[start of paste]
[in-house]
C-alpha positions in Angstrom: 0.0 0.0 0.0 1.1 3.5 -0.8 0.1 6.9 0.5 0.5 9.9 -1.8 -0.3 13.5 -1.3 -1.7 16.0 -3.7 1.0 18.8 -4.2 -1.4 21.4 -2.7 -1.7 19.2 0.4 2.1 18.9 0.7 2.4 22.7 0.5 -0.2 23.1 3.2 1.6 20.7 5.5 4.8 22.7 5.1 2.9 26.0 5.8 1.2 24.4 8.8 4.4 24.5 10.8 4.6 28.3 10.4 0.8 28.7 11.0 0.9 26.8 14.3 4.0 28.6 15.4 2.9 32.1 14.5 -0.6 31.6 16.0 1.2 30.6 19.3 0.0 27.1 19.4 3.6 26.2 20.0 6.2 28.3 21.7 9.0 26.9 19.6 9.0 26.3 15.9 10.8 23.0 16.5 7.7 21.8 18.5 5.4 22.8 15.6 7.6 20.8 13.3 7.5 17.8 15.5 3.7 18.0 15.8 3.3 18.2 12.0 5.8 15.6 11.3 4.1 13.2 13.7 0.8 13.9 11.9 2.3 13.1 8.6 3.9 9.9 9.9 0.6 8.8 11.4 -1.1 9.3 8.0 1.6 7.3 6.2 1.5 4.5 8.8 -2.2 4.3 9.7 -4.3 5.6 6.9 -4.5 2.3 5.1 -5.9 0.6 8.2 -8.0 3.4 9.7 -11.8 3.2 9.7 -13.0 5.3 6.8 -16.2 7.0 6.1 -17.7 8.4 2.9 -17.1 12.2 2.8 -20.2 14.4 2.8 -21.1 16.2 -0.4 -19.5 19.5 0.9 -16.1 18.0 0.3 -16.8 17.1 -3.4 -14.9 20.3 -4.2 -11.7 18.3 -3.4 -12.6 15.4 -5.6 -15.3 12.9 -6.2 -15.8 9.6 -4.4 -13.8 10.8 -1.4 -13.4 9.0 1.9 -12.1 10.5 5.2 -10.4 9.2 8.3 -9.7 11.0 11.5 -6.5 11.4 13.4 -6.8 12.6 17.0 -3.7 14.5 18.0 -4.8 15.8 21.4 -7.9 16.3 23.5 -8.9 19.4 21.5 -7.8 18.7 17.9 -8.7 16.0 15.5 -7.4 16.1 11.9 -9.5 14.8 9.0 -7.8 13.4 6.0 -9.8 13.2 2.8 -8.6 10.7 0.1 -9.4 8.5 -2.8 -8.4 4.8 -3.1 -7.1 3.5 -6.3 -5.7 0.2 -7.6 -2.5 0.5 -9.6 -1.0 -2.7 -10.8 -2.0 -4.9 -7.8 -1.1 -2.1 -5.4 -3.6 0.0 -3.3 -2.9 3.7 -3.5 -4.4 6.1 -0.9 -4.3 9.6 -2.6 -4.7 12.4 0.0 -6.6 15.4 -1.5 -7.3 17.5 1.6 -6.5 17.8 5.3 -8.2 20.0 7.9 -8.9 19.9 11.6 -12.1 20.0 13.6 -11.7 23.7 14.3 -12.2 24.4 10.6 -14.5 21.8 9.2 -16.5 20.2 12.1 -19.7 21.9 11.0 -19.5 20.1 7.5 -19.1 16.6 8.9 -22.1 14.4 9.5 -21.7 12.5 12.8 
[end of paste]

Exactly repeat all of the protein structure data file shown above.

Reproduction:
[in-house]
C-alpha positions in Angstrom: 0.0 0.0 0.0 1.1 3.5 -0.8 0.1 6.9 0.5 0.5 9.9 -1.8 -0.3 13.5 -1.3 -1.7 16.0 -3.7 1.0 18.8 -4.2 -1.4 21.4 -2.7 -1.7 19.2 0.4 2.1 18.9 0.7 2.4 22.7 0.5 -0.2 23.1 3.2 1.6 20.7 5.5 4.8 22.7 5.1 2.9 26.0 5.8 1.2 24.4 8.8 4.4 24.5 10.8 4.6 28.3 10.4 0.8 28.7 11.0 0.9 26.8 14.3 4.0 28.6 15.4 2.9 32.1 14.5 -0.6 31.6 16.0 1.2 30.6 19.3 0.0 27.1 19.4 3.6 26.2 20.0 6.2 28.3 21.7 9.0 26.9 19.6 9.0 26.3 15.9 10.8 23.0 16.5 7.7 21.8 18.5 5.4 22.8 15.6 7.6 20.8 13.3 7.5 17.8 15.5 3.7 18.0 15.8 3.3 18.2 12.0 5.8 15.6 11.3 4.1 13.2 13.7 0.8 13.9 11.9 2.3 13.1 8.6 3.9 9.9 9.9 0.6 8.8 11.4 -1.1 9.3 8.0 1.6 7.3 6.2 1.5 4.5 8.8 -2.2 4.3 9.7 -4.3 5.6 6.9 -4.5 2.3 5.1 -5.9 0.6 8.2 -8.0 3.4 9.7 -11.8 3.2 9.7 -13.0 5.3 6.8 -16.2 7.0 6.1 -17.7 8.4 2.9 -17.1 12.2 2.8 -20.2 14.4 2.8 -21.1 16.2 -0.4 -19.5 19.5 0.9 -16.1 18.0 0.3 -16.8 17.1 -3.4 -14.9 20.3 -4.2 -11.7 18.3 -3.4 -12.6 15.4 -5.6 -15.3 12.9 -6.2 -15.8 9.6 -4.4 -13.8 10.8 -1.4 -13.4 9.0 1.9 -12.1 10.5 5.2 -10.4 9.2 8.3 -9.7 11.0 11.5 -6.5 11.4 13.4 -6.8 12.6 17.0 -3.7 14.5 18.0 -4.8 15.8 21.4 -7.9 16.3 23.5 -8.9 19.4 21.5 -7.8 18.7 17.9 -8.7 16.0 15.5 -7.4 16.1 11.9 -9.5 14.8 9.0 -7.8 13.4 6.0 -9.8 13.2 2.8 -8.6 10.7 0.1 -9.4 8.5 -2.8 -8.4 4.8 -3.1 -7.1 3.5 -6.3 -5.7 0.2 -7.6 -2.5 0.5 -9.6 -1.0 -2.7 -10.8 -2.0 -4.9 -7.8 -1.1 -2.1 -5.4 -3.6 0.0 -3.3 -2.9 3.7 -3.5 -4.4 6.1 -0.9 -4.3 9.6 -2.6 -4.7 12.4 0.0 -6.6 15.4 -1.5 -7.3 17.5 1.6 -6.5 17.8 5.3 -8.2 20.0 7.9 -8.9 19.9 11.6 -12.1 20.0 13.6 -11.7 23.7 14.3 -12.2 24.4 10.6 -14.5 21.8 9.2 -16.5 20.2 12.1 -19.7 21.9 11.0 -19.5 20.1 7.5 -19.1 16.6 8.9 -22.1 14.4 9.5 -21.7 12.5 12.8 